Apple Adds Sleep Expert to Growing List of Wearable Experts

Apple has added yet another expert to its ever-expanding ranks of experts in wearables, sensors, health, and fitness. The company hired Roy J.E.M Raymann, an expert in sleep research who was formerly a senior scientist at Philips Research and a member of the Dutch Society for Sleep-Wake Research.

According to 9to5Mac's Jordan Kahn, Mr. Raymann founded the Philips Sleep Experience Laboratory, a non-clinical sleep research facility. He also worked on unspecified research projects dealing with sleep monitoring and activity monitoring, and he worked with Philips's Lifestyle Sleep Research Program and another group called Brain, Body, and Behavior.


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Mr. Raymann left Philips as of January 1st, though we don't know when he started at Apple. Other hires who recently been ferreted out include Michael O'Reilly, MD, formerly the Chief Medical Officer of Masimo Corporation; Jay Blahnik of Nike; Javi Narasimhan, who served as vice president of research at Vital Connect; Nancy Dougherty who was in charge of hardware at the transdermal medicine delivery company Sano; Ueyn Block, who was director of optics and systems engineering at C8 MediSensors; and, Todd Whitehurst who worked at Senseonics as vice president of product development.

That's quite the arsenal of high end bad assess, and that's just some of the people we know about. There's also Ben Shaffer, the shoe guy from Nike, and the fashion guy from Yves St Laurent named Paul Deneve, and who knows how many folks whose hiring has remained under the radar.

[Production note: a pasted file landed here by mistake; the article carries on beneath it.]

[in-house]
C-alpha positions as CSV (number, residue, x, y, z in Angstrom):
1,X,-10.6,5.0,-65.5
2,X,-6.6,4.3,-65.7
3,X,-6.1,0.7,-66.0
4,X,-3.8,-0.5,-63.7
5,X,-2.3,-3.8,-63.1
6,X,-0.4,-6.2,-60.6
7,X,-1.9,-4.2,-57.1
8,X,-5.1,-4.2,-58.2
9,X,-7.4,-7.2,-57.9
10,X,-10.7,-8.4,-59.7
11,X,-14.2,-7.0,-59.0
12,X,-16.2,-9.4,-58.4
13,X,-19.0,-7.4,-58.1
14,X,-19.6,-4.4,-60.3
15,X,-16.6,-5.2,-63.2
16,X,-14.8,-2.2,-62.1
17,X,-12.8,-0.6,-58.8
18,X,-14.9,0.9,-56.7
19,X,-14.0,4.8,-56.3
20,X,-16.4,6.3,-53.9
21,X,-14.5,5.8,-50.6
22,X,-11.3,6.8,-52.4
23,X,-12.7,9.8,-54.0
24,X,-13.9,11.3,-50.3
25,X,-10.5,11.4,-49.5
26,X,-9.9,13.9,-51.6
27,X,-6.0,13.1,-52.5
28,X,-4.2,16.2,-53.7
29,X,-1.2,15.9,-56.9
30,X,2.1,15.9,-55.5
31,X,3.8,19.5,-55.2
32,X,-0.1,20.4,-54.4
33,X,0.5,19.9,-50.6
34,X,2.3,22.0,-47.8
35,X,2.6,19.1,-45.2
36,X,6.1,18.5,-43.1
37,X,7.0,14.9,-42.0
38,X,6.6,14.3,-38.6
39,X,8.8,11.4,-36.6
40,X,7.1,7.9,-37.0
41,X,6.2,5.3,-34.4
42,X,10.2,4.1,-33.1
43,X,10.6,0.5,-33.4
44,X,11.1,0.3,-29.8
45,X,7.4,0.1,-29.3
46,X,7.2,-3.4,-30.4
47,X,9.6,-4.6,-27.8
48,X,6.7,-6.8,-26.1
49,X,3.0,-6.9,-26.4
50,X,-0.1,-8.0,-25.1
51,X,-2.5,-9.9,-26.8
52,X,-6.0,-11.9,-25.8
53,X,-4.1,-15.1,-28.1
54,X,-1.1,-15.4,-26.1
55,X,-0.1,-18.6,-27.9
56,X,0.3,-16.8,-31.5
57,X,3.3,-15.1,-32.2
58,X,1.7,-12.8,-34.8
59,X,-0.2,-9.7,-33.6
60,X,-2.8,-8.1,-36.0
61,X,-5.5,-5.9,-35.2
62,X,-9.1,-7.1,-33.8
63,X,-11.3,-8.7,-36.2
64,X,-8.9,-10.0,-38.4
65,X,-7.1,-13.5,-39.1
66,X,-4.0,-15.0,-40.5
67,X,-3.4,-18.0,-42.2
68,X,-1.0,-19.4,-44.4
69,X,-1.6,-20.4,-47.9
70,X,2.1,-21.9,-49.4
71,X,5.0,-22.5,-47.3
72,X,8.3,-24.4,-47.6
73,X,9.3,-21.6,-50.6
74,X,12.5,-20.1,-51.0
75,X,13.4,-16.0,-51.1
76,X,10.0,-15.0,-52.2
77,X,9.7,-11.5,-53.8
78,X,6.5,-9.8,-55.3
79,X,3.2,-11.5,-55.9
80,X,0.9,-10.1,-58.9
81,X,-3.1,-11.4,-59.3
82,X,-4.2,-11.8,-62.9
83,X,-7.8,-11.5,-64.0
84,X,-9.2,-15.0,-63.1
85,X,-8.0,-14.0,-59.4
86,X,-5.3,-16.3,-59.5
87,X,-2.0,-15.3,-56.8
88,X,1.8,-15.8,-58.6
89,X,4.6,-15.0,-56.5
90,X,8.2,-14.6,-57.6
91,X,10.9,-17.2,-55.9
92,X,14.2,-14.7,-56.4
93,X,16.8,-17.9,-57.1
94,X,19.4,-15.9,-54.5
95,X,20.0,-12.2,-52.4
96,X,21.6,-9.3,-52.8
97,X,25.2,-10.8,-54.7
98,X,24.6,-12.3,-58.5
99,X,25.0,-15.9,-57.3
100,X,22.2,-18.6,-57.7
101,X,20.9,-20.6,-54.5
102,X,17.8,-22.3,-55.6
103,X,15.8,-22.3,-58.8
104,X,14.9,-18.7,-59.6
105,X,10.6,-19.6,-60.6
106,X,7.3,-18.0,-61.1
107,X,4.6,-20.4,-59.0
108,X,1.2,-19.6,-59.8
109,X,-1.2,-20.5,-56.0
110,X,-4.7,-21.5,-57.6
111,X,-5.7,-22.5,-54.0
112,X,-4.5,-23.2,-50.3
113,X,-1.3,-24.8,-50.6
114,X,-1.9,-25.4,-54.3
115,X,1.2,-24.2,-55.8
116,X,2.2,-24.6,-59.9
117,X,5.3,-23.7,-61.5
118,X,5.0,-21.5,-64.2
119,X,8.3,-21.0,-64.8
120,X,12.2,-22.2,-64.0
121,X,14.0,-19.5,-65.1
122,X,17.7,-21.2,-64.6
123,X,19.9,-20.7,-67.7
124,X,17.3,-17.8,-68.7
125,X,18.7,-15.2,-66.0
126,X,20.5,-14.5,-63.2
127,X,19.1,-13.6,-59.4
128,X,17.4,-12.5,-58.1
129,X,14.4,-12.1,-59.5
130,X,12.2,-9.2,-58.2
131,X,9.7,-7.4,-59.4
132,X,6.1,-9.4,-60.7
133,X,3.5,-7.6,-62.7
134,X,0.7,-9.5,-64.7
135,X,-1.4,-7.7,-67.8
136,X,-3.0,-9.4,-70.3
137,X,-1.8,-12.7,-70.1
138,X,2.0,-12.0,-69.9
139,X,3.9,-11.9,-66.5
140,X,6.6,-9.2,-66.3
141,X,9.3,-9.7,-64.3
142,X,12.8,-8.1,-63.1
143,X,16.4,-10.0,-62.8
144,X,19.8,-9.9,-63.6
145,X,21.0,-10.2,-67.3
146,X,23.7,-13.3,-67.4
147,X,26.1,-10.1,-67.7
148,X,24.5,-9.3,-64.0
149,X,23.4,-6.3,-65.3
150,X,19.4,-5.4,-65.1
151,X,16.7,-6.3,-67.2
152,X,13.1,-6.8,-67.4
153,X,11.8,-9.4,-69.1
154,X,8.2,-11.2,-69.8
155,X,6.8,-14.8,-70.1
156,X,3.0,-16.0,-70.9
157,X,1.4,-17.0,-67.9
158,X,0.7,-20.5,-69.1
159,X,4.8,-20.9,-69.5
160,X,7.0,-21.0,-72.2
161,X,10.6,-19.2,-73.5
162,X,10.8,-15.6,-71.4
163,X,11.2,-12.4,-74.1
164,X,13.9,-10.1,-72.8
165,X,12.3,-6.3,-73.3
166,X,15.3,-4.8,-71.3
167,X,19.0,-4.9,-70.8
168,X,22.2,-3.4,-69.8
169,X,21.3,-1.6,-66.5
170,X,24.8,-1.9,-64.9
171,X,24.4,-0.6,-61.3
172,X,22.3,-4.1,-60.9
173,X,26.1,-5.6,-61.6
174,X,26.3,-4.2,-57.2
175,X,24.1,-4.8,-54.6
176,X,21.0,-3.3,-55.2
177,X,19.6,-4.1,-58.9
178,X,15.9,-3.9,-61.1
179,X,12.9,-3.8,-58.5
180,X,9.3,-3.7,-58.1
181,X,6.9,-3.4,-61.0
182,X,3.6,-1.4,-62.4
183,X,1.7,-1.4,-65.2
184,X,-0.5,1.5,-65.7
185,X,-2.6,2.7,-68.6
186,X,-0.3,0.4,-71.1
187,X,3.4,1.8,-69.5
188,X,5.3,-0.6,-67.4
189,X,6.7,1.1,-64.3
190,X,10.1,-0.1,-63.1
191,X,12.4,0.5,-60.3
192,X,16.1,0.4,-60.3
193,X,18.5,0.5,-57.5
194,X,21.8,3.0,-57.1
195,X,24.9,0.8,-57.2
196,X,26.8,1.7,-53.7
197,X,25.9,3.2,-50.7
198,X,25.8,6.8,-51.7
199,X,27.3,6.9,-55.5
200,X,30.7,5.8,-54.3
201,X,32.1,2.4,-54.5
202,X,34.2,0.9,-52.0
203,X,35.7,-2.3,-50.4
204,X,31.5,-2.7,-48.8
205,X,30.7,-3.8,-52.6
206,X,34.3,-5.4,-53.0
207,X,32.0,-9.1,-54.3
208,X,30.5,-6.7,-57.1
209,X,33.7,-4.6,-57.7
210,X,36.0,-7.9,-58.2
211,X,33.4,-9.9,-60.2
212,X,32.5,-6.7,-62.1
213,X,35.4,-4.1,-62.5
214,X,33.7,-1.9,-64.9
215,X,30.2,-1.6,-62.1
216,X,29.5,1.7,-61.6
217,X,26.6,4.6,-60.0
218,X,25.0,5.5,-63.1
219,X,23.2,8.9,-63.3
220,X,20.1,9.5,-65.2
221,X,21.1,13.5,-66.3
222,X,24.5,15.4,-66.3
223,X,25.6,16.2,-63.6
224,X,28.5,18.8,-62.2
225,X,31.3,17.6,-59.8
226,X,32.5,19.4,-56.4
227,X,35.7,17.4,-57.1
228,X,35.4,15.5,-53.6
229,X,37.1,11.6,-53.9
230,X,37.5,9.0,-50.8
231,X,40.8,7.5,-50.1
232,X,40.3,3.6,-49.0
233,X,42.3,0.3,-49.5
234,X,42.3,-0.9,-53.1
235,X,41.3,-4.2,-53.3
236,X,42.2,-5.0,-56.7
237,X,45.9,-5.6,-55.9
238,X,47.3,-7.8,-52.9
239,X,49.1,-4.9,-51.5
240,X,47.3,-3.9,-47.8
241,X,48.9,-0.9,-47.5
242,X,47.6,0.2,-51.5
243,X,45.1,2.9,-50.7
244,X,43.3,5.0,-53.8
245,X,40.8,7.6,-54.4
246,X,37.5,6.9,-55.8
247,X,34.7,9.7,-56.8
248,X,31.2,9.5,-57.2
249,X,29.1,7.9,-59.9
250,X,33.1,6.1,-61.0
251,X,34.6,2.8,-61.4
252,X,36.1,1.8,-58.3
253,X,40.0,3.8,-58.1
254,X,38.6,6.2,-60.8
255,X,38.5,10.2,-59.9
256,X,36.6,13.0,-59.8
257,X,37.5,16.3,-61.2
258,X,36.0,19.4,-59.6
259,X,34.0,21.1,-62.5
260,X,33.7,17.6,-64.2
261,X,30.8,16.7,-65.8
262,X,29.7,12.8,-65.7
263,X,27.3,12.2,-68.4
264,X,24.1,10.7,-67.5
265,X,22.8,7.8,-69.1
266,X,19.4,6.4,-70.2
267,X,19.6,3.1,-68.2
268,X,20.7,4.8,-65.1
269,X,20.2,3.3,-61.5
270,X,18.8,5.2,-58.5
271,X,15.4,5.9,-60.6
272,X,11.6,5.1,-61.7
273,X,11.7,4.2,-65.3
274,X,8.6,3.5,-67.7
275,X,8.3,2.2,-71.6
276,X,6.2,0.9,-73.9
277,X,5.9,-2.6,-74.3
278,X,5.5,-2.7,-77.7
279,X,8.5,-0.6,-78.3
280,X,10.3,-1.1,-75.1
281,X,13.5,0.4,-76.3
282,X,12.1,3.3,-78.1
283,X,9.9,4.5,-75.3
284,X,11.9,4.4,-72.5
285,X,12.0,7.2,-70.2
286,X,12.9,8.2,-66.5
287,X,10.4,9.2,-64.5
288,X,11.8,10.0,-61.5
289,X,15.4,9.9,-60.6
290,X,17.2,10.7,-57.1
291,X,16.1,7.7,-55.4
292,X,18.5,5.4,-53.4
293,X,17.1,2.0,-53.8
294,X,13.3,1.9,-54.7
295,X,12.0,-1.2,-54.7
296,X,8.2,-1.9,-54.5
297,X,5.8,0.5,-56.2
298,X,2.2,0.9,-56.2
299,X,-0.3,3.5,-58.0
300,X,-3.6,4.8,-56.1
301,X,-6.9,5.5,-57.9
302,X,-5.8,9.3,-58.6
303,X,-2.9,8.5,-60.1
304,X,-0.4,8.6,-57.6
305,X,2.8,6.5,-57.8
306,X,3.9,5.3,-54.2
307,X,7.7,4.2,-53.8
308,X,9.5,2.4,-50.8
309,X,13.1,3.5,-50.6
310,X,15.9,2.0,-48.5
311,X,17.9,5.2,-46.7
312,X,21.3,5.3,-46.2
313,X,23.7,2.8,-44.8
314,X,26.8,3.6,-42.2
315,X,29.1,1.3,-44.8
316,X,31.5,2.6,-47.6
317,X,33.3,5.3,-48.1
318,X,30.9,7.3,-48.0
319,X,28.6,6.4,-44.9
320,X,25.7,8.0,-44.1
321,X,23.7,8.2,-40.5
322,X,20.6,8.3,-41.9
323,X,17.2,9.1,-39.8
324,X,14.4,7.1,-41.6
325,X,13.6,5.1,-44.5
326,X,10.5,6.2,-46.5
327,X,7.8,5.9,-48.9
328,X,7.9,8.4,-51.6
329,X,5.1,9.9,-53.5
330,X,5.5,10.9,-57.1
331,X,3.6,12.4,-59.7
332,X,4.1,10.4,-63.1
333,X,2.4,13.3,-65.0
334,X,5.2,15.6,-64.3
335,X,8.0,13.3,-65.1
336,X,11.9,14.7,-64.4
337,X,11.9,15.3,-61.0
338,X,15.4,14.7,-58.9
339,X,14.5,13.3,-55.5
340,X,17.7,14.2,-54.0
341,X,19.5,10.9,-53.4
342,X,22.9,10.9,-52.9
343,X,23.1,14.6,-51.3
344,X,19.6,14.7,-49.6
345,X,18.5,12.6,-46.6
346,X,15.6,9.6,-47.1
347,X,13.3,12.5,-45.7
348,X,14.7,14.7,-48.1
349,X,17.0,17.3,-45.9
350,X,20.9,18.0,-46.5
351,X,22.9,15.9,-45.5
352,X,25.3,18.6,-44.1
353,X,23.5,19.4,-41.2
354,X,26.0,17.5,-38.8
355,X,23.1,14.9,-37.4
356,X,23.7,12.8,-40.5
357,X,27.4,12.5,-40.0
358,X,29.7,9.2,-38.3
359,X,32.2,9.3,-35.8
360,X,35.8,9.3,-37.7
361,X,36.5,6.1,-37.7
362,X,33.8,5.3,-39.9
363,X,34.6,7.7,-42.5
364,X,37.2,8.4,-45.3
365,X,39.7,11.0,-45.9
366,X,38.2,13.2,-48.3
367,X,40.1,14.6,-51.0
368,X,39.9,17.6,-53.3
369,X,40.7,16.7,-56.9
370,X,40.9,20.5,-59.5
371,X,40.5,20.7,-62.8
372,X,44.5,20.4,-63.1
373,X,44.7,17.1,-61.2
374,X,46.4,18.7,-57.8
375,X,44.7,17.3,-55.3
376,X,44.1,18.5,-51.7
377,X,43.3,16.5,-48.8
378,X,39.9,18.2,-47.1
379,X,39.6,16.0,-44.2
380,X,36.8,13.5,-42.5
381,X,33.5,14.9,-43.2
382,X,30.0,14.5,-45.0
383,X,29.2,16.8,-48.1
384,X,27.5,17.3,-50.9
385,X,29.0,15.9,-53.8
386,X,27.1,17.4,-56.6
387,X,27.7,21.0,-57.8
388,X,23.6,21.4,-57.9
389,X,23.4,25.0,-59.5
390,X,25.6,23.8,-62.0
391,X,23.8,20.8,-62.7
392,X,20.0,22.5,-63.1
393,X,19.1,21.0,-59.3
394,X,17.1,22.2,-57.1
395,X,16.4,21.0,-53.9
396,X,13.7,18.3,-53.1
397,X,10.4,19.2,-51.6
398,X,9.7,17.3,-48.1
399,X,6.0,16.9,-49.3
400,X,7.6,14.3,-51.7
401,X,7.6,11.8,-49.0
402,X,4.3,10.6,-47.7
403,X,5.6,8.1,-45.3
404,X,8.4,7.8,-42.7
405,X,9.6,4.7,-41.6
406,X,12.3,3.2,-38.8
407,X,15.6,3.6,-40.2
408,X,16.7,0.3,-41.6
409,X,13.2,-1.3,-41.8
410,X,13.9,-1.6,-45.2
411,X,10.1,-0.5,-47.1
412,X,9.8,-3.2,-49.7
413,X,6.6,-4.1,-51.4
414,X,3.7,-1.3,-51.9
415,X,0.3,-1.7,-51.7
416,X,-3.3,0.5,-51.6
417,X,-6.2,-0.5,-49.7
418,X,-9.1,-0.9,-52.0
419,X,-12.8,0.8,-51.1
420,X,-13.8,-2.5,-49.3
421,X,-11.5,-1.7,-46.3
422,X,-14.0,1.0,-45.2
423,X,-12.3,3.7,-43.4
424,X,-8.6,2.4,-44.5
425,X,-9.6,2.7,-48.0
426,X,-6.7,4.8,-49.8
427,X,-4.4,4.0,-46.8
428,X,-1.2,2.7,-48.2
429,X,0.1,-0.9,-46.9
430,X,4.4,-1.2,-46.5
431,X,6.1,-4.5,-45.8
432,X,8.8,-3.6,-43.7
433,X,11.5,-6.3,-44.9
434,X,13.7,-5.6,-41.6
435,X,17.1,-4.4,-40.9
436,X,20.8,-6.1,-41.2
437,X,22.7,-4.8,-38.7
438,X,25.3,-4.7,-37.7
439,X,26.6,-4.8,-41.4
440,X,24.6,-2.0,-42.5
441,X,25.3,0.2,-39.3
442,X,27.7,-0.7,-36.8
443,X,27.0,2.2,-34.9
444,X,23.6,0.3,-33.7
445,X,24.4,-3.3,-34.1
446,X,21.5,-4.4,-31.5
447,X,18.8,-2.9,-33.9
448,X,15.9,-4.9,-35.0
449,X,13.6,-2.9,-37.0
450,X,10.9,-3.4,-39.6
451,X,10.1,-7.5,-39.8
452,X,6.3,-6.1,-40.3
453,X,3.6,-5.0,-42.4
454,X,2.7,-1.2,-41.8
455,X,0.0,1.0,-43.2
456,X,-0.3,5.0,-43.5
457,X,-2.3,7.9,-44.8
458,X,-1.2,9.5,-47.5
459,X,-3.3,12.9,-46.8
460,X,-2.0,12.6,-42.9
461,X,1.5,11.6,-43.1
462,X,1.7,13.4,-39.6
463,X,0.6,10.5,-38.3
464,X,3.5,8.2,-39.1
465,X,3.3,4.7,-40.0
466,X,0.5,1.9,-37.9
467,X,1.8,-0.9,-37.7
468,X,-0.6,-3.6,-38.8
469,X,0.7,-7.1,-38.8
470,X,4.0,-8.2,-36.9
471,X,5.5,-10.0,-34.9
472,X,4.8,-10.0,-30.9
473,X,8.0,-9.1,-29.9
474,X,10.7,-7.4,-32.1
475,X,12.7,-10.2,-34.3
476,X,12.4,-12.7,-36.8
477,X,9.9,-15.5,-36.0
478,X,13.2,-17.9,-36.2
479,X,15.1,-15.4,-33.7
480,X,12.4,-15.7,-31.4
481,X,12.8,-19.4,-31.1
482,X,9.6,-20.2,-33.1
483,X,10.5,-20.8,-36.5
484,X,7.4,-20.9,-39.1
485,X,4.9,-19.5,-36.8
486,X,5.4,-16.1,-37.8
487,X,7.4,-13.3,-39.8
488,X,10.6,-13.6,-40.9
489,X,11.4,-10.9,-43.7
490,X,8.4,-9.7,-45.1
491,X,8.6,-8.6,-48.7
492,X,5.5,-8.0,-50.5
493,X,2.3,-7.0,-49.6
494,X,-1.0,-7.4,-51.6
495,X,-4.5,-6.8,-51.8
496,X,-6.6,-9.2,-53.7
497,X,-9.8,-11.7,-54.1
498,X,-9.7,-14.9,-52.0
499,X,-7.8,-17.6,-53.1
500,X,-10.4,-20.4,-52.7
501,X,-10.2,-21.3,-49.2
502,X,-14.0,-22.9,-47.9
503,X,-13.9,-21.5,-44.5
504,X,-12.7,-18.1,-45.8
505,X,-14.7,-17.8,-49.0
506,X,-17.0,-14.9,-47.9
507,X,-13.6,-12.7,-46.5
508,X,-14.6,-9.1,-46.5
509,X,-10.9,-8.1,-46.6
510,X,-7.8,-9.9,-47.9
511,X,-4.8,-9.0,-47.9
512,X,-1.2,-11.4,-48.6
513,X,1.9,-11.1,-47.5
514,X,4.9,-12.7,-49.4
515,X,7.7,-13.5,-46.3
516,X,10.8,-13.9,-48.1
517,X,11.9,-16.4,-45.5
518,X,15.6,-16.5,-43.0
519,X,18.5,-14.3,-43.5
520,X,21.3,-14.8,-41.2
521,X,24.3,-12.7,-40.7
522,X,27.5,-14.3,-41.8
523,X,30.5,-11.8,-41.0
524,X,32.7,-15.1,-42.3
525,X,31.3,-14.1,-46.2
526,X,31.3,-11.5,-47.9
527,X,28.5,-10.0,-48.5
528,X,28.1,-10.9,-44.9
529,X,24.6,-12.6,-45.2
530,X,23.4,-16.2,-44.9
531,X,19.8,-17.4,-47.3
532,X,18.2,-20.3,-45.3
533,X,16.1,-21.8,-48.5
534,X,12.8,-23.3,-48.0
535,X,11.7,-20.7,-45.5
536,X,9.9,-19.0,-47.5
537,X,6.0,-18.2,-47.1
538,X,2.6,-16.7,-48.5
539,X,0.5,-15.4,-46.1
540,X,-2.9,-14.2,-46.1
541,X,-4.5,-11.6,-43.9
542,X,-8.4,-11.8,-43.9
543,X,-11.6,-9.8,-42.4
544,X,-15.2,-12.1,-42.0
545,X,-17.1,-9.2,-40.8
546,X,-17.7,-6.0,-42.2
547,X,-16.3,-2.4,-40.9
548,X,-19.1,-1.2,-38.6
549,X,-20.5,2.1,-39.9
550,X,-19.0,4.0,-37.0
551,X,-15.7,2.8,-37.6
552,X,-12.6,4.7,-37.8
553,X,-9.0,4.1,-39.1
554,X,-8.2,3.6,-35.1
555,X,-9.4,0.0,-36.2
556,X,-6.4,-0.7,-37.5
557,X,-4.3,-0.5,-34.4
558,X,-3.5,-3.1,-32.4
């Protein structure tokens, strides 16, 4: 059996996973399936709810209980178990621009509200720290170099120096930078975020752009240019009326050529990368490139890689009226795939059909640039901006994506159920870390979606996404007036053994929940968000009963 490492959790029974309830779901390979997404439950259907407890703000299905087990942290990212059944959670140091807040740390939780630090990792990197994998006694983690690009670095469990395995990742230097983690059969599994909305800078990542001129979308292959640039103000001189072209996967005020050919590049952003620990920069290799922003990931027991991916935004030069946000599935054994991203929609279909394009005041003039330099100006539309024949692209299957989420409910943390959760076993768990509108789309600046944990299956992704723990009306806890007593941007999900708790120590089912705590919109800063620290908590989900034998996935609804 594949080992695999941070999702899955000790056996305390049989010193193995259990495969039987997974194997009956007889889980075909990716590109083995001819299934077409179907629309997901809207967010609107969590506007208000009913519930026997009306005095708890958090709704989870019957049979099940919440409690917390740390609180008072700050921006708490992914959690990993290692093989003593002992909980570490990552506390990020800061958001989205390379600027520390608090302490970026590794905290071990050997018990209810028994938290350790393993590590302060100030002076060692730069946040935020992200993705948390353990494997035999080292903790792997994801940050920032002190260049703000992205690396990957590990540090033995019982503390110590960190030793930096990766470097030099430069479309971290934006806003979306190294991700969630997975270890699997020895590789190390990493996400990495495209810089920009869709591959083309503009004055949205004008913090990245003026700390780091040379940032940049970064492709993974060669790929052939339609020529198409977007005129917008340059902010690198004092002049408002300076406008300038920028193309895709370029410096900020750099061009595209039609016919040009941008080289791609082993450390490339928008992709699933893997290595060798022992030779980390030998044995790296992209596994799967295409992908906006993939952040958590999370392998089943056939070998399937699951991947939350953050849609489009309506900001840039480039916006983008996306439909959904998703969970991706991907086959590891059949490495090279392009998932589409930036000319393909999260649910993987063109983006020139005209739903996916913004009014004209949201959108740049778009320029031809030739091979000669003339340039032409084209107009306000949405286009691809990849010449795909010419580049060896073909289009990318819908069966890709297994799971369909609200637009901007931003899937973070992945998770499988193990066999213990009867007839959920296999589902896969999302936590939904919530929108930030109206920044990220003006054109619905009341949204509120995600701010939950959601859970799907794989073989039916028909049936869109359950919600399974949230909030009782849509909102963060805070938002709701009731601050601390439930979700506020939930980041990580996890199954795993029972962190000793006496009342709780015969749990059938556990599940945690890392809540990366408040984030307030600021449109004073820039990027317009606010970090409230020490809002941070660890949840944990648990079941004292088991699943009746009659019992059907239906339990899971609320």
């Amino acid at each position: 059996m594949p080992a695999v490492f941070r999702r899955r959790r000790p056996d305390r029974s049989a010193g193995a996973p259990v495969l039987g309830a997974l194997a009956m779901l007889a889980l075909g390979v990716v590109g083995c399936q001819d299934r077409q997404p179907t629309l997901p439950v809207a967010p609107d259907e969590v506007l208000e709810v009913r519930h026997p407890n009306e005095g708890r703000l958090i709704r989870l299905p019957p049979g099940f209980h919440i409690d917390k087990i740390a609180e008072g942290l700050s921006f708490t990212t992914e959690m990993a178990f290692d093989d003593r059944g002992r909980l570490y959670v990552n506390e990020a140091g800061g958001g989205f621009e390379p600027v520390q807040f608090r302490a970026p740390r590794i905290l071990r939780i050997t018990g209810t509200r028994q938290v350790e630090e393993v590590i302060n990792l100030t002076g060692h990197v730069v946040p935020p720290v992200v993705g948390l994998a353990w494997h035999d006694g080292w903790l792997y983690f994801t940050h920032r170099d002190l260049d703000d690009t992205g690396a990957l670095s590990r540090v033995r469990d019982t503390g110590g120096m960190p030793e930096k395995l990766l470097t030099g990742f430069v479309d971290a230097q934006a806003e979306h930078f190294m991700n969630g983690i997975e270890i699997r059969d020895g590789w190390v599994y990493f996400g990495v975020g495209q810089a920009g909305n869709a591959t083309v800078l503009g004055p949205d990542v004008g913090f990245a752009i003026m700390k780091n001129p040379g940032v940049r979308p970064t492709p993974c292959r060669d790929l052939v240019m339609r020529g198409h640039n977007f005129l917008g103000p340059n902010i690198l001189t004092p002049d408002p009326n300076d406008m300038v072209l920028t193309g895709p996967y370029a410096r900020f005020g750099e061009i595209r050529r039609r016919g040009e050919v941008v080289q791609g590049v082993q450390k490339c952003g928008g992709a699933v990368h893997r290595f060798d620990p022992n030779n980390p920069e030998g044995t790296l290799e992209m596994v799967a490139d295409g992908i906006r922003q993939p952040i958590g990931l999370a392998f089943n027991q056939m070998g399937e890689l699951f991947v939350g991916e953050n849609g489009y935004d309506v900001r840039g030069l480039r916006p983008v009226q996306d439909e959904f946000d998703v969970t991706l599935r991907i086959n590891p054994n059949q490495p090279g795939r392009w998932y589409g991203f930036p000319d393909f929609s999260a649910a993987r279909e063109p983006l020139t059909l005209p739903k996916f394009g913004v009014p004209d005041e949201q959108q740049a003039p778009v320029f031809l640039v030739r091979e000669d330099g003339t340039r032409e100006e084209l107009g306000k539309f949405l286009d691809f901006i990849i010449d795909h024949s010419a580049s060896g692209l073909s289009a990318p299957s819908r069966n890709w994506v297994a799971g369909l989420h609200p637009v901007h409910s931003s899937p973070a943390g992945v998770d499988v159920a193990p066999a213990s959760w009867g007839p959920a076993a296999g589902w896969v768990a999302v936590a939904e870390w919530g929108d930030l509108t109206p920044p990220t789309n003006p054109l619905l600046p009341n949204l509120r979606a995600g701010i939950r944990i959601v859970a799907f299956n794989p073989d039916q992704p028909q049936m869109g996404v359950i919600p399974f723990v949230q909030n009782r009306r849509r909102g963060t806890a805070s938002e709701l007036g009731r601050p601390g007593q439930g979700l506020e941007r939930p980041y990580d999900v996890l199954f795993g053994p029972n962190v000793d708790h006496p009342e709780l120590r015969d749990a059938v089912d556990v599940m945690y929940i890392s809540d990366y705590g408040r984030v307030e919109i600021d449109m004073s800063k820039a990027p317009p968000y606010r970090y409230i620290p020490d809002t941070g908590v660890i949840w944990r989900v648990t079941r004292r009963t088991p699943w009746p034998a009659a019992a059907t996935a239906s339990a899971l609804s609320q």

And all the while, Apple CEO Tim Cook has made it clear (using Cook Code™) that his company has its eyes on the wrist. In May of 2013, Mr. Cook told the D conference, "I'm interested in a great product. I wear glasses because I have to. I don't know a lot of people who wear them because they don't have to. I think from a mainstream point of view, glasses are risky. To convince people they have to wear something, it has to be incredible."

Apple's hires in this area represent a significant capital investment, for the segment if not for Apple's absurdly huge cash hoard, and the focus on health, fitness, sleep, and activity suggests the company wants to make a serious impact with whatever it's making.

I, for one, can't wait to find out what it is.

Image courtesy of Shutterstock.